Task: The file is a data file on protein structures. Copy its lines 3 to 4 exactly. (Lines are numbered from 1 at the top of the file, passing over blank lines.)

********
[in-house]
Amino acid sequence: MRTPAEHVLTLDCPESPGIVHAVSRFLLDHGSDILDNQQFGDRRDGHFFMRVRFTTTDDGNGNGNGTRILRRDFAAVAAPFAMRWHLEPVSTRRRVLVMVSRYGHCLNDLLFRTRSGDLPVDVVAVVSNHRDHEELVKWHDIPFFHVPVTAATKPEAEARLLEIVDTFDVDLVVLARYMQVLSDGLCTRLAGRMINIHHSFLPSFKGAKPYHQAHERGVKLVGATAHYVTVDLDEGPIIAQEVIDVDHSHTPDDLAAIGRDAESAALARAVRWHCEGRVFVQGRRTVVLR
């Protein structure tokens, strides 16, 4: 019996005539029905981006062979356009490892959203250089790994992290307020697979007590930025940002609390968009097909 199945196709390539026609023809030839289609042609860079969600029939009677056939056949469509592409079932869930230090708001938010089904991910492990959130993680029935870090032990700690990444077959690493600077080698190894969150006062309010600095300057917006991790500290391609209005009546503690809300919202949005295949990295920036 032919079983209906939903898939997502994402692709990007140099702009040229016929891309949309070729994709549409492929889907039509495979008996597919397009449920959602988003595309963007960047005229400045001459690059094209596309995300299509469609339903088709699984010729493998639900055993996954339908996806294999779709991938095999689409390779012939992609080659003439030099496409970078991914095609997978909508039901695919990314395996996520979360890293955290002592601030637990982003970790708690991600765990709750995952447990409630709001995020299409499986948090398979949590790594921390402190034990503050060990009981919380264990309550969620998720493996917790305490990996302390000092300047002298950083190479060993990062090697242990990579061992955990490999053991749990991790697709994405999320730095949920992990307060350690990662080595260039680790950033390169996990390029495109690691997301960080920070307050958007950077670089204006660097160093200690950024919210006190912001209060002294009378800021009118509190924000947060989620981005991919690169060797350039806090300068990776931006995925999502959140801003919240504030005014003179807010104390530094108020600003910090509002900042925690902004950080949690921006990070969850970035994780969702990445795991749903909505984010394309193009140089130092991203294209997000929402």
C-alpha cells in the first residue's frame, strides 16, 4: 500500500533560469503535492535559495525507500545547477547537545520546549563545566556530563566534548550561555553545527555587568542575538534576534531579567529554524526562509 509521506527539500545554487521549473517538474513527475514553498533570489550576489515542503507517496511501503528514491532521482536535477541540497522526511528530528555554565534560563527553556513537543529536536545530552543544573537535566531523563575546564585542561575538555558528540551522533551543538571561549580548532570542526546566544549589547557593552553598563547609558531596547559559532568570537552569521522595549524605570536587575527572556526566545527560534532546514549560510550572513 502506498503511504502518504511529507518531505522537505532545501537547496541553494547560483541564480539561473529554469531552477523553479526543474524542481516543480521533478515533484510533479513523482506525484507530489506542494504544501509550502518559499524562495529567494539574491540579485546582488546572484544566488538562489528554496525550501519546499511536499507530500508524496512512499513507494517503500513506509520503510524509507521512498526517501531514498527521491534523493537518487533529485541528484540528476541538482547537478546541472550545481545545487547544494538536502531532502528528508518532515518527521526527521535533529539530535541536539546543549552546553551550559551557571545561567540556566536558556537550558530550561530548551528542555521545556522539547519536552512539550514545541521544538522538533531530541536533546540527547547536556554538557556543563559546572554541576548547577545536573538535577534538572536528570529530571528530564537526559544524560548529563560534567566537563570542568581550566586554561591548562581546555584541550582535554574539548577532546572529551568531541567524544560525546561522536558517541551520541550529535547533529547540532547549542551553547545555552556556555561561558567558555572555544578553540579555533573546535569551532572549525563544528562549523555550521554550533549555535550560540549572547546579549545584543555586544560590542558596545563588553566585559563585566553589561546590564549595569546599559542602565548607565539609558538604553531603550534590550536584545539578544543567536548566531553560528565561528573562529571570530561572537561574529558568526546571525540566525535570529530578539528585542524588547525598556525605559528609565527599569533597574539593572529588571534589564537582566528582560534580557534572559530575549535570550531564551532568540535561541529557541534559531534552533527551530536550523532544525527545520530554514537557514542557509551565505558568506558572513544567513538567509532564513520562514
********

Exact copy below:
């Protein structure tokens, strides 16, 4: 019996005539029905981006062979356009490892959203250089790994992290307020697979007590930025940002609390968009097909 199945196709390539026609023809030839289609042609860079969600029939009677056939056949469509592409079932869930230090708001938010089904991910492990959130993680029935870090032990700690990444077959690493600077080698190894969150006062309010600095300057917006991790500290391609209005009546503690809300919202949005295949990295920036 032919079983209906939903898939997502994402692709990007140099702009040229016929891309949309070729994709549409492929889907039509495979008996597919397009449920959602988003595309963007960047005229400045001459690059094209596309995300299509469609339903088709699984010729493998639900055993996954339908996806294999779709991938095999689409390779012939992609080659003439030099496409970078991914095609997978909508039901695919990314395996996520979360890293955290002592601030637990982003970790708690991600765990709750995952447990409630709001995020299409499986948090398979949590790594921390402190034990503050060990009981919380264990309550969620998720493996917790305490990996302390000092300047002298950083190479060993990062090697242990990579061992955990490999053991749990991790697709994405999320730095949920992990307060350690990662080595260039680790950033390169996990390029495109690691997301960080920070307050958007950077670089204006660097160093200690950024919210006190912001209060002294009378800021009118509190924000947060989620981005991919690169060797350039806090300068990776931006995925999502959140801003919240504030005014003179807010104390530094108020600003910090509002900042925690902004950080949690921006990070969850970035994780969702990445795991749903909505984010394309193009140089130092991203294209997000929402």
C-alpha cells in the first residue's frame, strides 16, 4: 500500500533560469503535492535559495525507500545547477547537545520546549563545566556530563566534548550561555553545527555587568542575538534576534531579567529554524526562509 509521506527539500545554487521549473517538474513527475514553498533570489550576489515542503507517496511501503528514491532521482536535477541540497522526511528530528555554565534560563527553556513537543529536536545530552543544573537535566531523563575546564585542561575538555558528540551522533551543538571561549580548532570542526546566544549589547557593552553598563547609558531596547559559532568570537552569521522595549524605570536587575527572556526566545527560534532546514549560510550572513 502506498503511504502518504511529507518531505522537505532545501537547496541553494547560483541564480539561473529554469531552477523553479526543474524542481516543480521533478515533484510533479513523482506525484507530489506542494504544501509550502518559499524562495529567494539574491540579485546582488546572484544566488538562489528554496525550501519546499511536499507530500508524496512512499513507494517503500513506509520503510524509507521512498526517501531514498527521491534523493537518487533529485541528484540528476541538482547537478546541472550545481545545487547544494538536502531532502528528508518532515518527521526527521535533529539530535541536539546543549552546553551550559551557571545561567540556566536558556537550558530550561530548551528542555521545556522539547519536552512539550514545541521544538522538533531530541536533546540527547547536556554538557556543563559546572554541576548547577545536573538535577534538572536528570529530571528530564537526559544524560548529563560534567566537563570542568581550566586554561591548562581546555584541550582535554574539548577532546572529551568531541567524544560525546561522536558517541551520541550529535547533529547540532547549542551553547545555552556556555561561558567558555572555544578553540579555533573546535569551532572549525563544528562549523555550521554550533549555535550560540549572547546579549545584543555586544560590542558596545563588553566585559563585566553589561546590564549595569546599559542602565548607565539609558538604553531603550534590550536584545539578544543567536548566531553560528565561528573562529571570530561572537561574529558568526546571525540566525535570529530578539528585542524588547525598556525605559528609565527599569533597574539593572529588571534589564537582566528582560534580557534572559530575549535570550531564551532568540535561541529557541534559531534552533527551530536550523532544525527545520530554514537557514542557509551565505558568506558572513544567513538567509532564513520562514